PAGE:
INIA-Neuroimmune

Integrative Neuroscience Initiative on Alcoholism (INIA)-Neuroimmue consortium was funded February 1, 2017 by NIH/NIAAA (FOA AA16-006) to identify the molecular, cellular, and behavioral neuroadaptations that occur in specific brain neurocircuitries that result in excessive alcohol consumption.

This multidisciplinary initiative focuses on the molecular and cellular neuroadaptations in brain addiction circuits associated with the basal forebrain, including reward circuitry in the ventral striatum and dependence circuitry in the extended amygdala and their connections with each other and other structures at lower and higher levels of the CNS.

The predecessor of INIA-Neuroimmune, INIA-West, was originally funded in September 2001. Substantial progress in the development of animal models of excessive alcohol consumption led to a major change in the subgroups and cores for the first competitive renewal. The functions of the different subgroups were distributed into functional Binge and Dependence constructs. The Animal Models Cores took the charge of providing animals/paradigms to individual INIA-Neuroimmune investigators. The emphasis then shifted from developing animal models to genetic refinements of existing animal models with selective breeding. The success with animal models and the issue of overlapping use of animal models led to discussions regarding a functional reorganization of INIA-Neuroimmune.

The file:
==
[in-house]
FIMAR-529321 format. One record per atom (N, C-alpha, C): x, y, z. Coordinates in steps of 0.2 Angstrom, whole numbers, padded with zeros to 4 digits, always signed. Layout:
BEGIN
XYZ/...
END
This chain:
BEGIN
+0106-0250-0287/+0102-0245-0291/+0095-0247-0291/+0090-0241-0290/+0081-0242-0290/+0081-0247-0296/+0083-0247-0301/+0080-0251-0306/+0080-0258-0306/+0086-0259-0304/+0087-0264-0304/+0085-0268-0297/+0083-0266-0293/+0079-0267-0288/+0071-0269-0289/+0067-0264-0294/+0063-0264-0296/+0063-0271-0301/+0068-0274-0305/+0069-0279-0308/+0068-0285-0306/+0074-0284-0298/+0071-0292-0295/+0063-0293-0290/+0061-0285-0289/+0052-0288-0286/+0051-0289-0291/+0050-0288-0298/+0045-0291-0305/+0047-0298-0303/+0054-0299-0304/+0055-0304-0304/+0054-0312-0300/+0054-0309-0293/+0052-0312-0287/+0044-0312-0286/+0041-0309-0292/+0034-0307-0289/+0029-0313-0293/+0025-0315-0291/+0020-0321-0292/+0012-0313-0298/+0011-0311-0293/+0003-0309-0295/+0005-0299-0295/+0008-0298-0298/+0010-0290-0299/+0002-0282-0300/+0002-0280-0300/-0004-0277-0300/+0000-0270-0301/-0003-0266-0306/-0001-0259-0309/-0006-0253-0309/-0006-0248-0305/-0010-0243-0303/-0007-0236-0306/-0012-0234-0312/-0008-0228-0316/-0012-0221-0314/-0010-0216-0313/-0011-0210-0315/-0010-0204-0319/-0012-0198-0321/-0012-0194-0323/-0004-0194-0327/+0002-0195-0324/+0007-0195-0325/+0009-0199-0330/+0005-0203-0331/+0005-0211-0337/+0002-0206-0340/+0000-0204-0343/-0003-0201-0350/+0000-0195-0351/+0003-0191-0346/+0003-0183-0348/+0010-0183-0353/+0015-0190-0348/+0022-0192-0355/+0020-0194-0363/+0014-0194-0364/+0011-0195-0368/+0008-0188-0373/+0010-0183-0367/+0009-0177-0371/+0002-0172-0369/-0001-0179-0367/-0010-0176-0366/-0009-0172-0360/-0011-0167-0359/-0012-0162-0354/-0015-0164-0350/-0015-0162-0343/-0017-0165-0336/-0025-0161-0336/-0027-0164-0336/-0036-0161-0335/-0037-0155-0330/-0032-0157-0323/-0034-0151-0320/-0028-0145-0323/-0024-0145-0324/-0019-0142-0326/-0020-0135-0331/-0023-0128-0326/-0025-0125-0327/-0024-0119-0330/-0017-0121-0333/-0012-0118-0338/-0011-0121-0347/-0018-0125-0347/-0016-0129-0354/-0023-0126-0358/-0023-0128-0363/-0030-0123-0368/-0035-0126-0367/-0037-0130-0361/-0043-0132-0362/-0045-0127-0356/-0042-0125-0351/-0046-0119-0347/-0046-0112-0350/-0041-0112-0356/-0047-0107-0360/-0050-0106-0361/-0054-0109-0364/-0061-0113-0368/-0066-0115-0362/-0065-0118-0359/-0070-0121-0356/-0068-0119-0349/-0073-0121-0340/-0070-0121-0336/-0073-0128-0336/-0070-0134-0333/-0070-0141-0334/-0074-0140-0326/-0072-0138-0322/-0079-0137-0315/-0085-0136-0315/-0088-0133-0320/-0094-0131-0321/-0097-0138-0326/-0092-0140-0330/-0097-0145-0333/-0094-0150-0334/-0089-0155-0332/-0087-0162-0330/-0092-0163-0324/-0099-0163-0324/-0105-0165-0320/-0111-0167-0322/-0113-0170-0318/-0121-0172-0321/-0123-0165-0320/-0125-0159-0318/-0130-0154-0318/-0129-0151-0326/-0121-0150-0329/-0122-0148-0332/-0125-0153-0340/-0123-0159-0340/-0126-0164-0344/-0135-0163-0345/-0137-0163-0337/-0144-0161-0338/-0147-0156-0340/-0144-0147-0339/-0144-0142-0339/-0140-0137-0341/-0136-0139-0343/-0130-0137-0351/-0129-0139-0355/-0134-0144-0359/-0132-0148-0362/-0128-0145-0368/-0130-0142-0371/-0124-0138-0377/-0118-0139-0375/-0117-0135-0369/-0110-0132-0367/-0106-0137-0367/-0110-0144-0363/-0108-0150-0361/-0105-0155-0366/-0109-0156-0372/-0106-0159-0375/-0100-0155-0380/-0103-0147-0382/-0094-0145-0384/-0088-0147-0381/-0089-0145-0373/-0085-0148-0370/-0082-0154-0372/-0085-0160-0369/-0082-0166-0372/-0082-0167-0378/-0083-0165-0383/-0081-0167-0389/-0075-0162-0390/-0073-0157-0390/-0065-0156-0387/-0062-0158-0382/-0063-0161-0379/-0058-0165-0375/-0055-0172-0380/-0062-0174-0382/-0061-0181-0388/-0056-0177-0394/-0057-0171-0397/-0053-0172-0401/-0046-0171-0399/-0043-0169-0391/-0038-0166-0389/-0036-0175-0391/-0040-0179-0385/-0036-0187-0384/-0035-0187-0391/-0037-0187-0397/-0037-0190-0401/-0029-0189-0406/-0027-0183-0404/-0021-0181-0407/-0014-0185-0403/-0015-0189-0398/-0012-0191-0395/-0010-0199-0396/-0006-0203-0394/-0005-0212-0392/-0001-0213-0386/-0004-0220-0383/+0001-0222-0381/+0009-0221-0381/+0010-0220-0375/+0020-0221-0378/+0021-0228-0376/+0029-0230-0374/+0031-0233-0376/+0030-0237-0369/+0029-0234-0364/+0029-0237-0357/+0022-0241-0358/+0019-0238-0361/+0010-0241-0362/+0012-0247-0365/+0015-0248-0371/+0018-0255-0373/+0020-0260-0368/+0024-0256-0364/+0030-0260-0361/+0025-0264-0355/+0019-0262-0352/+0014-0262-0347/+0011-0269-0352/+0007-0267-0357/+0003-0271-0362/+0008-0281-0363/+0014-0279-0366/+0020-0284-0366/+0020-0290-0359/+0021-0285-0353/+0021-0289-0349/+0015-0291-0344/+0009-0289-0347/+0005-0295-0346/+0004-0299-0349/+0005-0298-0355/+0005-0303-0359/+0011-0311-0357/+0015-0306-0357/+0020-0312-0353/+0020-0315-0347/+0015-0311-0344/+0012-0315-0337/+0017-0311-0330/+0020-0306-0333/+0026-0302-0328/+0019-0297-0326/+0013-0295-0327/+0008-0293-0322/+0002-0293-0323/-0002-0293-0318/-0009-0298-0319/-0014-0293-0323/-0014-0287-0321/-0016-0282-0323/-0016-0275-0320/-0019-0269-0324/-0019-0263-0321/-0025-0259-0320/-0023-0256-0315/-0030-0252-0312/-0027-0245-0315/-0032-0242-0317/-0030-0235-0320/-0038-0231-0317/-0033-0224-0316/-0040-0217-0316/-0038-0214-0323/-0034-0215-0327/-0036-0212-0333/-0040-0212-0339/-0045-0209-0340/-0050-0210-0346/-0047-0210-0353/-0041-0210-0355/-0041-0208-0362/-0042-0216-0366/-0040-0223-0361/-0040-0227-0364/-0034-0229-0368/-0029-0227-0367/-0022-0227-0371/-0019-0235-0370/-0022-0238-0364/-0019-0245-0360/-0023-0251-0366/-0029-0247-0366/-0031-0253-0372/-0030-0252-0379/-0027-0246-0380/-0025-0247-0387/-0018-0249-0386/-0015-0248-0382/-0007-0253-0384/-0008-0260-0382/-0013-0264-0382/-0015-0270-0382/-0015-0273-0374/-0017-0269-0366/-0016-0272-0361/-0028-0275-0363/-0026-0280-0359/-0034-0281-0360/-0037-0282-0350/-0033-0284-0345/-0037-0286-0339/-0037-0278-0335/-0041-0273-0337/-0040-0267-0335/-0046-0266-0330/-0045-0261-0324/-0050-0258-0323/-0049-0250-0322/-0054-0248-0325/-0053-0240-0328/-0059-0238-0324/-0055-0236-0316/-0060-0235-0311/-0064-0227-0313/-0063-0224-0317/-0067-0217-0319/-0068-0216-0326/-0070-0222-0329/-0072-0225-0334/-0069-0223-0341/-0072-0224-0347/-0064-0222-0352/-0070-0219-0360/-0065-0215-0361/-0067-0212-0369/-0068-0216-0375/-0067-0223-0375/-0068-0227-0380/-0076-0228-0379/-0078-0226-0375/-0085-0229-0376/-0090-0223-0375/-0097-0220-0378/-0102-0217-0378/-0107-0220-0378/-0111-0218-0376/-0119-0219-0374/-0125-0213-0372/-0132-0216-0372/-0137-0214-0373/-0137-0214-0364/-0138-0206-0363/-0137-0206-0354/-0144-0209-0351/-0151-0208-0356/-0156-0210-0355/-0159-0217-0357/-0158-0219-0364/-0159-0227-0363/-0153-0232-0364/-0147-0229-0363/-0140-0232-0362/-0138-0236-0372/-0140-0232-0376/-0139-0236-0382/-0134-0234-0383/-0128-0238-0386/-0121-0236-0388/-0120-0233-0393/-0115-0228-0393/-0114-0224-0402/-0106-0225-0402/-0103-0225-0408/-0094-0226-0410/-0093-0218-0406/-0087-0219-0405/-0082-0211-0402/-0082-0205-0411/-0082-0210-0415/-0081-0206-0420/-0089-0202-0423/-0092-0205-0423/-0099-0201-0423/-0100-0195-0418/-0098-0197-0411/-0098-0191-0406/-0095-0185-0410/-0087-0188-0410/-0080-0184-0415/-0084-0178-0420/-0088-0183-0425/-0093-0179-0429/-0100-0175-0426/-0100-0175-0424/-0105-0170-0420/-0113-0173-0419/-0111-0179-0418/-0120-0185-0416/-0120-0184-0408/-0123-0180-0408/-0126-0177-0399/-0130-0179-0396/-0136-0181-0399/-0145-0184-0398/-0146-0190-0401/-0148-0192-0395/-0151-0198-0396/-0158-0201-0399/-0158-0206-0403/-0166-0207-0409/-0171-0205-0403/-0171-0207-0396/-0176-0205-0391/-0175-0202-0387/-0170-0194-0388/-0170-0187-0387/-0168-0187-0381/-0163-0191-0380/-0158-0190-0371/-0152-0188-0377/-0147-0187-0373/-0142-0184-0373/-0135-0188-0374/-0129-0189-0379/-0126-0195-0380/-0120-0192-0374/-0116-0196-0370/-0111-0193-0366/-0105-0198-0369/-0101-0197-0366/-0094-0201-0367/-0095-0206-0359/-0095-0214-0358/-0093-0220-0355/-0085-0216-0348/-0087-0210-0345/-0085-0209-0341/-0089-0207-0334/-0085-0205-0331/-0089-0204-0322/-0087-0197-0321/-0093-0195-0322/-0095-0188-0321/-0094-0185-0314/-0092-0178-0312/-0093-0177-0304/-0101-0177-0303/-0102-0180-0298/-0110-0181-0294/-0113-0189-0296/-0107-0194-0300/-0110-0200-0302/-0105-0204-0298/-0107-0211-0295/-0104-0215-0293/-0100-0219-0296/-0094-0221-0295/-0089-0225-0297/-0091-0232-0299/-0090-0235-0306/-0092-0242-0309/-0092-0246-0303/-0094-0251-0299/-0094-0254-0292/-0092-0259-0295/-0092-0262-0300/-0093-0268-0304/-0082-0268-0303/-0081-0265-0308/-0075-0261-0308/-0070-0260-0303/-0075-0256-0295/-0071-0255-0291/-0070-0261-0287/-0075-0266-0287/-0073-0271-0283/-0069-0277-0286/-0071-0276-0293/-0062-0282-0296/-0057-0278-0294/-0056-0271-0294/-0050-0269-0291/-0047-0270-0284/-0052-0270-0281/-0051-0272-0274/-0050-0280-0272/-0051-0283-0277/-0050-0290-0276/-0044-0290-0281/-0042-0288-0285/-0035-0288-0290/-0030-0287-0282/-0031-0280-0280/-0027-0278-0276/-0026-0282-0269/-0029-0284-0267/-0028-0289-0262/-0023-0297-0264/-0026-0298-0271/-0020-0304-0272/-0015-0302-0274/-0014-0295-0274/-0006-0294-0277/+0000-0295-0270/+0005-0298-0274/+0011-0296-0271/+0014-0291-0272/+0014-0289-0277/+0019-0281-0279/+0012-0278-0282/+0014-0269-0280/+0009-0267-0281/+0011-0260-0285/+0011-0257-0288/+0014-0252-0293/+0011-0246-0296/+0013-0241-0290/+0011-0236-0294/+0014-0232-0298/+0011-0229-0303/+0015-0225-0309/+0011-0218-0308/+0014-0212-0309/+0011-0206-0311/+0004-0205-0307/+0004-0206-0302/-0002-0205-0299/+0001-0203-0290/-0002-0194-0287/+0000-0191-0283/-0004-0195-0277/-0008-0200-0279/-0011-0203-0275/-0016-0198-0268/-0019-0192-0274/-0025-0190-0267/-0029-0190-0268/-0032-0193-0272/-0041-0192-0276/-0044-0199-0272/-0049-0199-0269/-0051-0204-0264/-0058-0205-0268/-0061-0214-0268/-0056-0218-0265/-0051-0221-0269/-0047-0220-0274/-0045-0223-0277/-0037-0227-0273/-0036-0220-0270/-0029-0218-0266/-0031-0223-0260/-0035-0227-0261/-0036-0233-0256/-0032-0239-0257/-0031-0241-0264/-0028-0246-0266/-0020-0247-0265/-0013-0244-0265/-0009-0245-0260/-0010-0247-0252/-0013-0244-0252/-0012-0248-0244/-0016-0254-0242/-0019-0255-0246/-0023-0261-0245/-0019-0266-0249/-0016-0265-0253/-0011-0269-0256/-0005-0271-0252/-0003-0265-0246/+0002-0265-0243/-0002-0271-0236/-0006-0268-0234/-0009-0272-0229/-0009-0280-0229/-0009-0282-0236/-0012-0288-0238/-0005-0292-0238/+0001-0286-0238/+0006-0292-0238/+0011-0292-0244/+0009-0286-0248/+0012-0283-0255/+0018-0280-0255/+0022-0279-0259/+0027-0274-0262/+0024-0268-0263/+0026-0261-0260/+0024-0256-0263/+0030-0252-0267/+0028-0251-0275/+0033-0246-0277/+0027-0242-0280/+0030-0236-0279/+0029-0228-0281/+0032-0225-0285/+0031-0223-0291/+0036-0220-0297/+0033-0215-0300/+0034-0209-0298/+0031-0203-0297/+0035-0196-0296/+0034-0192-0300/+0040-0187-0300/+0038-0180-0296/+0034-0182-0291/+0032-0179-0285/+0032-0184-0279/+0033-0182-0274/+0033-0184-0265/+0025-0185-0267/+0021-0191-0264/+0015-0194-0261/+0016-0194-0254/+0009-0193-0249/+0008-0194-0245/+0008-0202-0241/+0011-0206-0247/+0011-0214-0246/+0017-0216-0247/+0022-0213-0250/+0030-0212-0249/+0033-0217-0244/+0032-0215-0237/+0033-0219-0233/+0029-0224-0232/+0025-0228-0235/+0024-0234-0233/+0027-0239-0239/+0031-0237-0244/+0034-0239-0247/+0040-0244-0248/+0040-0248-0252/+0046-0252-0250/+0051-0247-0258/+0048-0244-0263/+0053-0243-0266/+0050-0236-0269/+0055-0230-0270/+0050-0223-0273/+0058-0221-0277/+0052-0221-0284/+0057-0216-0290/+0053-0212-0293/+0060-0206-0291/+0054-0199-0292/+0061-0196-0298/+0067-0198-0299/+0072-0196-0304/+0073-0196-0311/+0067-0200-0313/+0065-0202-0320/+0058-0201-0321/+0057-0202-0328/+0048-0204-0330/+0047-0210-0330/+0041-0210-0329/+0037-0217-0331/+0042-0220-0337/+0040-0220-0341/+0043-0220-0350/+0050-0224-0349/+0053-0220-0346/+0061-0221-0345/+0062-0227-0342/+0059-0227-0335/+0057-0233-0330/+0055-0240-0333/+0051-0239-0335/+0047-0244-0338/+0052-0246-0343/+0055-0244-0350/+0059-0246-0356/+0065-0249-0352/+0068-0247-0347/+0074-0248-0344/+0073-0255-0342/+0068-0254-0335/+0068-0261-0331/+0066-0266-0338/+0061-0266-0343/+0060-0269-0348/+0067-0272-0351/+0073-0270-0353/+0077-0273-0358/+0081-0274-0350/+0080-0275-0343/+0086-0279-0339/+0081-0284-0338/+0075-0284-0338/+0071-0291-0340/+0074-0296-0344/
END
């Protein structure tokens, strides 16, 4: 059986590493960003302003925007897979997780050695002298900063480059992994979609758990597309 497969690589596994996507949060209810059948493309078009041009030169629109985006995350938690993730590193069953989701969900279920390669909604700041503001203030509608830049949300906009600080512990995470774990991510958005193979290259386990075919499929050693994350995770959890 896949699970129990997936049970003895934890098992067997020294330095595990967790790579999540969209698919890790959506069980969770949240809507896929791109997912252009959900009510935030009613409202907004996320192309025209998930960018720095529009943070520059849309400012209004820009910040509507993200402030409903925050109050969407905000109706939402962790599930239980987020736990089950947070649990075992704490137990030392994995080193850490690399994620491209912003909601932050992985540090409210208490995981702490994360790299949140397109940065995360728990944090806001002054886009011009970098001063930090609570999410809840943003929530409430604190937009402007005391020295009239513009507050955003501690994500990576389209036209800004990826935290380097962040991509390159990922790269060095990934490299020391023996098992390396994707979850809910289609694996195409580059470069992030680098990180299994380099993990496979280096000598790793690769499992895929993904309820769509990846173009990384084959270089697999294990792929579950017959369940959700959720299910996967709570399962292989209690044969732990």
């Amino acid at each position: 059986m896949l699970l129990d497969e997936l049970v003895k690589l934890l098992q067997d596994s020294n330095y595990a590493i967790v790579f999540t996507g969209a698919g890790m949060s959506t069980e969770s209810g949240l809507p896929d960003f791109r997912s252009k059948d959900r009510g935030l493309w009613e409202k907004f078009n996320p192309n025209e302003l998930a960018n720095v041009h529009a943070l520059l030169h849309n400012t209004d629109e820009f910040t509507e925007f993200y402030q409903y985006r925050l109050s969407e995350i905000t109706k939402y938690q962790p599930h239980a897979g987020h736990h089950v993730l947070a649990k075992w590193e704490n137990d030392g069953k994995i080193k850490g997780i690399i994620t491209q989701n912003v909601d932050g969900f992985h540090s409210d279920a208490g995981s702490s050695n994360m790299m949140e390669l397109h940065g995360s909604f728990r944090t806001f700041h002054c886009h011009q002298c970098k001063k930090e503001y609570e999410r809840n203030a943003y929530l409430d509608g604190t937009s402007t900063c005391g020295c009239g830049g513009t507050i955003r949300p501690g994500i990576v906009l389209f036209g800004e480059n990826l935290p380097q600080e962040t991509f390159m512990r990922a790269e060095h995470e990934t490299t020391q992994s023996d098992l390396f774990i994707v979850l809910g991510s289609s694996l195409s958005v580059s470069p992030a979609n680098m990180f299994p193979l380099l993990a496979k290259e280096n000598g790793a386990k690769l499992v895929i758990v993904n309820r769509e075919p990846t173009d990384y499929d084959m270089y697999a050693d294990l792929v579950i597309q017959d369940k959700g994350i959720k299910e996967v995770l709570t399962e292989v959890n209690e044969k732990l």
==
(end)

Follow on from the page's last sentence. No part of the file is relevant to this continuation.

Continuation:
What evolved is a focus on excessive alcohol consumption that has convergent validity with human alcoholism. The Binge and Dependence constructs have heuristic value and provide a practical means for INIA-Neuroimmune investigators to interact at the molecular, cellular, and systems levels of analysis and utilize animal models of excessive drinking. In the domain of identifying targets for excessive alcohol consumption, INIA-Neuroimmune has completed numerous gene expression studies on genetic animal models and models of excessive drinking. Gene pathways novel to the alcohol field in the excessive drinking domain have been identified.  Many of these genes were related to immune function, yet were changed in the brain, leading to the current emphasis on neuroimmune signaling.

The current consortium focuses on establishing a causal role for these protein targets and potential targets for medication development. These two goals will proceed in parallel. Several mechanistic studies identified targets where small molecules can be tested in the Target Assessment Cores. The Administrative Core will coordinate a multidisciplinary, multicomponent research effort. The overarching hypothesis is that genetic differences and neuroadaptations in reward circuitry are responsible for individual differences in vulnerability to the excessive alcohol consumption.